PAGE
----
In your book, you trace disability incarceration and the emergence of asylums with the rise of capitalism. Can you put that into historical context? When did that start, and to what extent is that linked to capitalism?
Disability incarceration is completely intertwined with capitalism. So, for example, Bedlam, the world’s first lunatic asylum, dates back to the late thirteenth century. However, when you look at the records from the thirteenth century, there were people from the equivalent of the Charity Commission who would go around and look at institutions like this. And they said there were just seven insane residents there. So, across the whole country, you have seven people incarcerated due to what’s called madness. That’s not many people at all. Most people who were thought of as mad were integrated into the community. Some people were still confined in local houses on the street if the community felt like they posed a danger, but institutionalisation, as we now understand it, didn’t exist at any significant scale.
It is only with the emergency of the capitalist economic system that we see what Michel Foucault calls ‘the great confinement’ — a huge explosion in the number of people admitted to asylums. The number of patients admitted to Bedlam skyrocketed, and it became so overrun that they had to build more asylums, both private and public. This aligned almost perfectly with the emergence of capitalism and the Industrial Revolution.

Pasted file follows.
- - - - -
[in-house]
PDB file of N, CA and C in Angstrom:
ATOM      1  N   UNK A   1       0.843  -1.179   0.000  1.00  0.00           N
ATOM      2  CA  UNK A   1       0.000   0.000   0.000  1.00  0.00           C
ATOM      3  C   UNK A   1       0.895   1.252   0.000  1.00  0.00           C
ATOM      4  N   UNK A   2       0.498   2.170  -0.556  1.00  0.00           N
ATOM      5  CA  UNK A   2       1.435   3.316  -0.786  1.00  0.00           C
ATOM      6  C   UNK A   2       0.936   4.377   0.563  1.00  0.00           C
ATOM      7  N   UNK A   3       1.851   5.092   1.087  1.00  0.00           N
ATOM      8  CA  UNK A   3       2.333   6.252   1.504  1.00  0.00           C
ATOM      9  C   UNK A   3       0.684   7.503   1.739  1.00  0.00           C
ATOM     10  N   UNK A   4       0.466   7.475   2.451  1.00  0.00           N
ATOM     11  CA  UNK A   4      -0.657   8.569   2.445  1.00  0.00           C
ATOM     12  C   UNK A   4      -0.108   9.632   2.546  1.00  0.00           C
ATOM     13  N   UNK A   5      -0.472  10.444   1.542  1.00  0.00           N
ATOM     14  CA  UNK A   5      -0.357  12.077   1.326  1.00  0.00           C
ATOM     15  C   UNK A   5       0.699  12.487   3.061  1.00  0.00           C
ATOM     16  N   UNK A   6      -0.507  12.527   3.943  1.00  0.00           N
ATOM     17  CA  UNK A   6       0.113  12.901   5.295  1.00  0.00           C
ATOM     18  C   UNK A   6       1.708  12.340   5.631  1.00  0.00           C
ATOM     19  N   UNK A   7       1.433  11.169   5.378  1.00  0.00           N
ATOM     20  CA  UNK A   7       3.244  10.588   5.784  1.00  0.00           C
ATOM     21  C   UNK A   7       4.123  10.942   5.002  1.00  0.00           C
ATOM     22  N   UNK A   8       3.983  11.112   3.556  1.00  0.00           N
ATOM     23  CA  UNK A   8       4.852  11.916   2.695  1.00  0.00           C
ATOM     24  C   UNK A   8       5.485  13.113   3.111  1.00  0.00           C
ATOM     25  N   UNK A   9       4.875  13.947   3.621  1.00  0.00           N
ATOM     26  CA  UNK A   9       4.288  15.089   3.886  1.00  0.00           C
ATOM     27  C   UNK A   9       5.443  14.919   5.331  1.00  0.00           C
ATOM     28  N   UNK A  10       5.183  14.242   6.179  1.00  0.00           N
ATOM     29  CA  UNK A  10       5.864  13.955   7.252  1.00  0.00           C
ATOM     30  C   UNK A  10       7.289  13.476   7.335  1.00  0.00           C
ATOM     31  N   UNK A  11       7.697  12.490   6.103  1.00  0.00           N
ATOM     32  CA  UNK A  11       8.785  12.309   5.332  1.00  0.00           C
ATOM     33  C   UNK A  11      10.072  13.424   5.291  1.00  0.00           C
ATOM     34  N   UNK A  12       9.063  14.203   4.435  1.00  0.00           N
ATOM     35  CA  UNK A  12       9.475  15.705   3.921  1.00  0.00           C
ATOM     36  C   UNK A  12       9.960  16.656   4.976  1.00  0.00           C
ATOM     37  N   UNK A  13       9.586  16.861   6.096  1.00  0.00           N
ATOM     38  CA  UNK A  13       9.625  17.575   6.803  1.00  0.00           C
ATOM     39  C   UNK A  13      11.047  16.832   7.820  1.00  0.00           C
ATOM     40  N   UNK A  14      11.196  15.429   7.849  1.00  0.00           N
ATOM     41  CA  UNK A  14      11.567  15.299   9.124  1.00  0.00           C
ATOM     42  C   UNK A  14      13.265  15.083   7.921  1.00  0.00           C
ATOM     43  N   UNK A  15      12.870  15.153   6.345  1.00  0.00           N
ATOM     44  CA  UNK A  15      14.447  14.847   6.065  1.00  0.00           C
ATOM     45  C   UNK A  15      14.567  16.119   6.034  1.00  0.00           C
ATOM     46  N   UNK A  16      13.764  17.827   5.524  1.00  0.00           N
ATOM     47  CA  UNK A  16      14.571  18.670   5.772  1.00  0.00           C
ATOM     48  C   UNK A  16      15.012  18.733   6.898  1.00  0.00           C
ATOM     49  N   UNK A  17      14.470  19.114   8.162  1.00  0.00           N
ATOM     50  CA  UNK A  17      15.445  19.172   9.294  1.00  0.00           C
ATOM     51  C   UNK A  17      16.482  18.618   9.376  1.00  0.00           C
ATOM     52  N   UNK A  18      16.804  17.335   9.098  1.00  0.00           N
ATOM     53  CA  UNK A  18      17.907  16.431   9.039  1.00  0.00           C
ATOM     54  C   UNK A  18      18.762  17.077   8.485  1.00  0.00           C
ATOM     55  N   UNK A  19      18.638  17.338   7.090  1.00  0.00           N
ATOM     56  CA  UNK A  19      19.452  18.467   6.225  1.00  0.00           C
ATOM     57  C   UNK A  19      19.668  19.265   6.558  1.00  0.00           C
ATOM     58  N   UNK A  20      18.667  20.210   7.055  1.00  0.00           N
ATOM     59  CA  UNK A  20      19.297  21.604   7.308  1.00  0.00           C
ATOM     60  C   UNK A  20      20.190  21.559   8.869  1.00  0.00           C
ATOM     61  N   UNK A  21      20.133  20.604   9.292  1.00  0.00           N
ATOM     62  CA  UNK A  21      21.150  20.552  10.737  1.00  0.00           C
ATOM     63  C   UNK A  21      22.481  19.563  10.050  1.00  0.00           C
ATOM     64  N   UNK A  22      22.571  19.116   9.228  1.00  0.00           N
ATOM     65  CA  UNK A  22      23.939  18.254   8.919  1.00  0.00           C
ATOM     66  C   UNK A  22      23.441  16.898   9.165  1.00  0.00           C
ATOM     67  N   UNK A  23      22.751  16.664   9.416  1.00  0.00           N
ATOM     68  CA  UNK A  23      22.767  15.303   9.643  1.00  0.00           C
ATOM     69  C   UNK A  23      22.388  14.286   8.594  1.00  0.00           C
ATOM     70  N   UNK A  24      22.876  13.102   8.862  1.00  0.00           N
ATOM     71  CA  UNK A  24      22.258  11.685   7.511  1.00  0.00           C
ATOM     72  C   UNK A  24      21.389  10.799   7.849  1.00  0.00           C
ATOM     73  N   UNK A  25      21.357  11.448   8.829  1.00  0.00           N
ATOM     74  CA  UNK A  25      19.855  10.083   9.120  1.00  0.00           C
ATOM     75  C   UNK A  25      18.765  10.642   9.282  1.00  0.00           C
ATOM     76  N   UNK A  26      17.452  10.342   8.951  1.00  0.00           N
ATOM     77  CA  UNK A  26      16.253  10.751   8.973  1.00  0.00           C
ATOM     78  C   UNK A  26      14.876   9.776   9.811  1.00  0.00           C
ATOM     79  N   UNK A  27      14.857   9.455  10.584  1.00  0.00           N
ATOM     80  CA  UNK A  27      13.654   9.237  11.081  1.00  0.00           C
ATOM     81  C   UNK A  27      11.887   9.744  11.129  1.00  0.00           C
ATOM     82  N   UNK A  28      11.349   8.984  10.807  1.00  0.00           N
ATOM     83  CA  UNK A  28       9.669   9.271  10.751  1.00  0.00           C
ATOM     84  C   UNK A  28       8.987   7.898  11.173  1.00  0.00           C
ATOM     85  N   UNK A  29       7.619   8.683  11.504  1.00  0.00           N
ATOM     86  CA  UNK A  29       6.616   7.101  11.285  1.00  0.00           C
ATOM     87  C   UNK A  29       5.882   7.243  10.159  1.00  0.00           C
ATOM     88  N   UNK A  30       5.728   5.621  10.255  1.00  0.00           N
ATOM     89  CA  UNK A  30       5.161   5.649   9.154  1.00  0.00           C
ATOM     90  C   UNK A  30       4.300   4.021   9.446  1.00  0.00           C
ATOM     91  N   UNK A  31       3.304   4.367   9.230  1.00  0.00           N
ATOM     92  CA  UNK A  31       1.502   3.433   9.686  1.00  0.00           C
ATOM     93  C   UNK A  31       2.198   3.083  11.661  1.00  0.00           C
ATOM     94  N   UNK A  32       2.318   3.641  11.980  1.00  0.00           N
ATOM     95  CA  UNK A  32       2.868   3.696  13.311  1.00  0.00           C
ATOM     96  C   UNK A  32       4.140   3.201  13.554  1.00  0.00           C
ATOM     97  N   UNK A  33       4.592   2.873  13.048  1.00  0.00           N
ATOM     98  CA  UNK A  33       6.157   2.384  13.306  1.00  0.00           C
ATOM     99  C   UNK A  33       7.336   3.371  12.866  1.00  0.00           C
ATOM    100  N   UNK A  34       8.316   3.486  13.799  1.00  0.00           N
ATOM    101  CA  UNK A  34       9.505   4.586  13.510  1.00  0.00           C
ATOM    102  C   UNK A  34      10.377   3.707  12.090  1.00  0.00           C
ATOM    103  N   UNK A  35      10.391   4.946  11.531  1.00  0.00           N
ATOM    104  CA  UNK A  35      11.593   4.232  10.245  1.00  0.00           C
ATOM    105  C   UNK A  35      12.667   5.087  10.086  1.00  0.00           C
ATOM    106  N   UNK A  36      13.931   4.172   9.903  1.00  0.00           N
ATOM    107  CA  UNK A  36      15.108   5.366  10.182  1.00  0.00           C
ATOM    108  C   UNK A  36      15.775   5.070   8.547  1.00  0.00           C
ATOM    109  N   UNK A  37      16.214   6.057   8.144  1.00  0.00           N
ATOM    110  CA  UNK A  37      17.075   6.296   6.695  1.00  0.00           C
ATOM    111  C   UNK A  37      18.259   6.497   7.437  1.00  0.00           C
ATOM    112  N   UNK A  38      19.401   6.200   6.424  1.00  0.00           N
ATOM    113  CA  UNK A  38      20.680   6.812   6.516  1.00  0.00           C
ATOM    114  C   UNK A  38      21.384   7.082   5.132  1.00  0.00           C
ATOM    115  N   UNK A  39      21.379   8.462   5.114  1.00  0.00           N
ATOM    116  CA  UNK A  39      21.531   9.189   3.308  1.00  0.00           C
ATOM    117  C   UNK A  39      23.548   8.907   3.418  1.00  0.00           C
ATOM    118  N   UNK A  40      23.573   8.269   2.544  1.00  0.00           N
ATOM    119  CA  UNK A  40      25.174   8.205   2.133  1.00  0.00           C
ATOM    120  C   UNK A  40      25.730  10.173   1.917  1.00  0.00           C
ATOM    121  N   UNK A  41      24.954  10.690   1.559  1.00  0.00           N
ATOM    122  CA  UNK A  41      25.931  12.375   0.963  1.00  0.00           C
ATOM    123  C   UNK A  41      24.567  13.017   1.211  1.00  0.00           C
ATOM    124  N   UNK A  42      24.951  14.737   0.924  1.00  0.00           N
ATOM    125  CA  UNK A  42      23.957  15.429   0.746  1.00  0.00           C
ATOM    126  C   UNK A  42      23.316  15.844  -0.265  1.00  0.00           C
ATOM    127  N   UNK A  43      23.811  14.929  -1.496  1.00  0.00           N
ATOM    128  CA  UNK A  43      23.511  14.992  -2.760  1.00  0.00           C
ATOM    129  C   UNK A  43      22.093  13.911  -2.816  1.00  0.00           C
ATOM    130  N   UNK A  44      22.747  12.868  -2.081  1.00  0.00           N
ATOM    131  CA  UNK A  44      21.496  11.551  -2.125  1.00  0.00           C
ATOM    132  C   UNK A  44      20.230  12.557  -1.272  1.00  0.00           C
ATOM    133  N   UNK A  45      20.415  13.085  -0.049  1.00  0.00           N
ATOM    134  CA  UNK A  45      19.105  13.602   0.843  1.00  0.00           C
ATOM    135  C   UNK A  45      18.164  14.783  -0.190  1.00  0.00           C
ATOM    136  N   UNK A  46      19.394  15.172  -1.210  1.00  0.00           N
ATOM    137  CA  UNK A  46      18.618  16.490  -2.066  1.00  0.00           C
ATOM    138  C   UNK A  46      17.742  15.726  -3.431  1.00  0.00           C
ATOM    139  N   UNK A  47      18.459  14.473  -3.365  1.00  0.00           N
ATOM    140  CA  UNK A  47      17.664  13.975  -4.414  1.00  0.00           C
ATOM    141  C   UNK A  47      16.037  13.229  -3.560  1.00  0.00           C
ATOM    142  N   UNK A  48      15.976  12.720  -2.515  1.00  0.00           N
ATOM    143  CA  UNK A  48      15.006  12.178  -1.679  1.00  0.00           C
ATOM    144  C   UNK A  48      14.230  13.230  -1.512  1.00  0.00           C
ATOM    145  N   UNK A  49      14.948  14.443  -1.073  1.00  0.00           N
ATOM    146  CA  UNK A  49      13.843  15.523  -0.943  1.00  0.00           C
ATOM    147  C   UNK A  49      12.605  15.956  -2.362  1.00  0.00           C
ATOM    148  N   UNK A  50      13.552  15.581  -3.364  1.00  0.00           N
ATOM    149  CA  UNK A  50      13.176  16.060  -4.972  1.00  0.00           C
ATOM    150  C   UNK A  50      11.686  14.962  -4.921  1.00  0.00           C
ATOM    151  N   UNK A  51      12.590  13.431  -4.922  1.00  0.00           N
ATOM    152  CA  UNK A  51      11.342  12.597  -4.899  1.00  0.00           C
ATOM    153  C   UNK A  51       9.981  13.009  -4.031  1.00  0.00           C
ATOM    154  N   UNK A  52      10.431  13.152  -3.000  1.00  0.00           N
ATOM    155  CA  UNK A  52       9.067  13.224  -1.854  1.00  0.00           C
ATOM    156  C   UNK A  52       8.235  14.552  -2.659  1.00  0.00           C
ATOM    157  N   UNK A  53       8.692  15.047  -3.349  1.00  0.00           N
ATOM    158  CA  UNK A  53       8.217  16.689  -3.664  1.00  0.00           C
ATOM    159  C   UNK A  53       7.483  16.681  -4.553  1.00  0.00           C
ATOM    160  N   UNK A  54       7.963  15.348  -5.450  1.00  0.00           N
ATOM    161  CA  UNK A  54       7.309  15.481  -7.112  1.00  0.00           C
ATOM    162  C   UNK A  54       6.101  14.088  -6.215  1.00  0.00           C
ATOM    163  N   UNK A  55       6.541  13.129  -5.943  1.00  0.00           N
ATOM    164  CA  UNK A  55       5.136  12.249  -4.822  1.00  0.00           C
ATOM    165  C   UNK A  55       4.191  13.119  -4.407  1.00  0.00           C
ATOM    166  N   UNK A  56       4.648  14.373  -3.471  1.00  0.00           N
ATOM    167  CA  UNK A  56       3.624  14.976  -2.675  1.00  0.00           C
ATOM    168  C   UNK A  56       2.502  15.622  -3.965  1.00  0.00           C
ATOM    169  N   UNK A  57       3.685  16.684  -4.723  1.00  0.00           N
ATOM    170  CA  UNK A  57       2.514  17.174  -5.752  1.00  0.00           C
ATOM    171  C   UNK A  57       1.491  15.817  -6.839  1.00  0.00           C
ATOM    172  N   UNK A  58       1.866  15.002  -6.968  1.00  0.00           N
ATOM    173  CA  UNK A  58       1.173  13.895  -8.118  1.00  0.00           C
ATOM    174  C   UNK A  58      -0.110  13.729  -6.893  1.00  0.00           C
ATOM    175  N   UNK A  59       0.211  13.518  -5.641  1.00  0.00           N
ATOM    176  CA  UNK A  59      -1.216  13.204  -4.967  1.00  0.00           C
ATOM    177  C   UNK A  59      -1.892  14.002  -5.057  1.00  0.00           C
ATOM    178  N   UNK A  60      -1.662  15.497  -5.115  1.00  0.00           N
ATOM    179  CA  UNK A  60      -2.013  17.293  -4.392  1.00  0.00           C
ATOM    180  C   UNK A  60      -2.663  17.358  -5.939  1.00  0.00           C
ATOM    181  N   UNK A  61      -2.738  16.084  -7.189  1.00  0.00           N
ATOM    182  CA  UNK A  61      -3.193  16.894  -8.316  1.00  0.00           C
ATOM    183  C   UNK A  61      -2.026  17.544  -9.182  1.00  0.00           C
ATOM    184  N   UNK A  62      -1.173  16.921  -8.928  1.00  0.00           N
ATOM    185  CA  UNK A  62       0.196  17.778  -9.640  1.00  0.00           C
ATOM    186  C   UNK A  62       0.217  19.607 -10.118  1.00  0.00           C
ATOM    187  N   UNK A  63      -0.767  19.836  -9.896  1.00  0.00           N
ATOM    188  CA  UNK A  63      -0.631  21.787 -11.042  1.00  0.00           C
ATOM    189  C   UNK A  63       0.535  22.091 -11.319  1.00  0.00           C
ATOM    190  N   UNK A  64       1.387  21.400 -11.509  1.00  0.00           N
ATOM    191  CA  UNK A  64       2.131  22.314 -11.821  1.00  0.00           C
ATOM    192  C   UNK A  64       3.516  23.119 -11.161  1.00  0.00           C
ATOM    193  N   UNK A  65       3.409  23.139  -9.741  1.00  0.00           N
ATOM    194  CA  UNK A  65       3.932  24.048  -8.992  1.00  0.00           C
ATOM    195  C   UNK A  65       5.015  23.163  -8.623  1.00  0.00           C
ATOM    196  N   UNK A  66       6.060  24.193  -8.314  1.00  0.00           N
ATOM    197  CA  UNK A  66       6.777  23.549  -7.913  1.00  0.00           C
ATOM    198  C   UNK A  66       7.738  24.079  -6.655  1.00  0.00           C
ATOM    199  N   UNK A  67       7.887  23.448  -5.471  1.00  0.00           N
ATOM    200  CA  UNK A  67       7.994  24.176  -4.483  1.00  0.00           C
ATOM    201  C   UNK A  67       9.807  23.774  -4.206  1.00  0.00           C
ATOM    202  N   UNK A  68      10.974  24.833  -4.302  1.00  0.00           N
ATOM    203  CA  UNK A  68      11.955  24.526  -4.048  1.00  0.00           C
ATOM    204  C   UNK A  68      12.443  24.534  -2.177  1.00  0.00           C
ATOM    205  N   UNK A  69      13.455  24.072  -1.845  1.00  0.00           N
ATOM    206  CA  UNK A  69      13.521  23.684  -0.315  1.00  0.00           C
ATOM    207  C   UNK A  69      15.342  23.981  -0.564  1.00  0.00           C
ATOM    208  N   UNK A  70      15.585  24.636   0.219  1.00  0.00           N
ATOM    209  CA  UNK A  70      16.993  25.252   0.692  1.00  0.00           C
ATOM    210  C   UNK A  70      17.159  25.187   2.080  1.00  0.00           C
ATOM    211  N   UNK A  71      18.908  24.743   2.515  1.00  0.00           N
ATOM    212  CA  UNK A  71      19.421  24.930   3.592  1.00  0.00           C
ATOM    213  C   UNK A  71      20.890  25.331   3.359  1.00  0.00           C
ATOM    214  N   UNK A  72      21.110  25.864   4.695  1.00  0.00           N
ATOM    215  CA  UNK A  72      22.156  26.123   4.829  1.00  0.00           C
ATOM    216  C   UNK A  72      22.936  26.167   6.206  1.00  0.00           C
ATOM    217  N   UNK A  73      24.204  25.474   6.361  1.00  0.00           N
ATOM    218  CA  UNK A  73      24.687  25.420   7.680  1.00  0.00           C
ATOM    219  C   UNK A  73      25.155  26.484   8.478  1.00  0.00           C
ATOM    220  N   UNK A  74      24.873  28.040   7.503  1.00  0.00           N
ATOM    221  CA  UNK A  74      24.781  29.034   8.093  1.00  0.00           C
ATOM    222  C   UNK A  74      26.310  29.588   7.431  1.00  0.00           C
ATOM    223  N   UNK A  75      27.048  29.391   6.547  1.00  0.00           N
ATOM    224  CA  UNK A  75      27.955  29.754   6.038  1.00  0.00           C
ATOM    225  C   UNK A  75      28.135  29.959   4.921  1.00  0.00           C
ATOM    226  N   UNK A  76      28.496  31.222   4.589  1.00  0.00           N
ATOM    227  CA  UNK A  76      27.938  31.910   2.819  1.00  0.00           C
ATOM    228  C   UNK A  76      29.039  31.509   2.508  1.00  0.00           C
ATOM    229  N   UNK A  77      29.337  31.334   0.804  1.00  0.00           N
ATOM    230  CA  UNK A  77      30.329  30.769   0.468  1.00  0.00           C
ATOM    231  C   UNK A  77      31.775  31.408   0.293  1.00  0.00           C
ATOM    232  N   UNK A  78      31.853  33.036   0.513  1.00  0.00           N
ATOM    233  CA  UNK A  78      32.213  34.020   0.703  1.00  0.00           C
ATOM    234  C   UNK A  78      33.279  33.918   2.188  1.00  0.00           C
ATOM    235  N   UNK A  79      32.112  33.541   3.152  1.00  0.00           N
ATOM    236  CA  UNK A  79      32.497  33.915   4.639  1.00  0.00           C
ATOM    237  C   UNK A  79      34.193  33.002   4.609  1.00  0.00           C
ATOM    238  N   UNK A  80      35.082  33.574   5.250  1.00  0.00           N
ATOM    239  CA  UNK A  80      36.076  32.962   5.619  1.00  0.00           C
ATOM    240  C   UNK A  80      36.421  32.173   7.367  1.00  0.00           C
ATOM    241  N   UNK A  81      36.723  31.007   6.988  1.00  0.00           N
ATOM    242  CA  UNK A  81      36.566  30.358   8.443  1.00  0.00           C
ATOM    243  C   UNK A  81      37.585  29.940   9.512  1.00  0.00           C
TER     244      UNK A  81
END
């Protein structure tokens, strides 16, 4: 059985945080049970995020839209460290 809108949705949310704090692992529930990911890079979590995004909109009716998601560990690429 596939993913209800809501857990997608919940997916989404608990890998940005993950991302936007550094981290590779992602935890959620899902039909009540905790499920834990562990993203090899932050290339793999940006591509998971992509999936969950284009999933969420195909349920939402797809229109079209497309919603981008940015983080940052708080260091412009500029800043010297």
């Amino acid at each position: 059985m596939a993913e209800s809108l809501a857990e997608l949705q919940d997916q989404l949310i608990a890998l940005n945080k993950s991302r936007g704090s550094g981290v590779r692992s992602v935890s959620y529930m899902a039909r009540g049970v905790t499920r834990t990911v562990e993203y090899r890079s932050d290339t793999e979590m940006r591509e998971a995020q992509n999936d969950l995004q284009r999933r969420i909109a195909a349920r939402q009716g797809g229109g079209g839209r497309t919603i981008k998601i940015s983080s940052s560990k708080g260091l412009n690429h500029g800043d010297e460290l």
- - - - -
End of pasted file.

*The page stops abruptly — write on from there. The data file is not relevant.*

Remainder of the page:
In the nineteenth century, the Government passed two asylum Acts, which mandated the building of asylums across every single county in the country. And so, in this period, you have lots of people being sent to asylums. There’s also something that we have to consider with families; previous to this, families were given a small amount of funding to look after what were called mad family members in the home. But once you get the emergence of a factory system, you get people being pushed into factories to go and work, so they can no longer be at home to look after their relatives. But then you’ve also got the poor laws that strip these benefits from families, so there was no longer funding to stay home and look after people. So where do mad people have to go? There was arguably no place for them to be sent to other than asylums. It’s important to consider that many families felt they had no other solution.
That’s why I see capitalism as intertwined with disability incarceration, not just madness or mental illness. Physically disabled and mentally ill people were sent to large asylums where they would spend their entire lives. What united the people incarcerated in these institutions was that they couldn’t be assimilated into the new system of production. That environment wasn’t suitable for them.
Jeremy Hunt recently hinted at targeting people out of work due to long-term mental health issues. It appears to be part of a broader trend in the conversation around welfare that insists that the actions of individuals cause mental health problems. Increasingly, we hear the term ‘working people’ from our major political parties instead of ‘working class’. Our political rhetoric does play into the stigmatisation of disabled people, doesn’t it?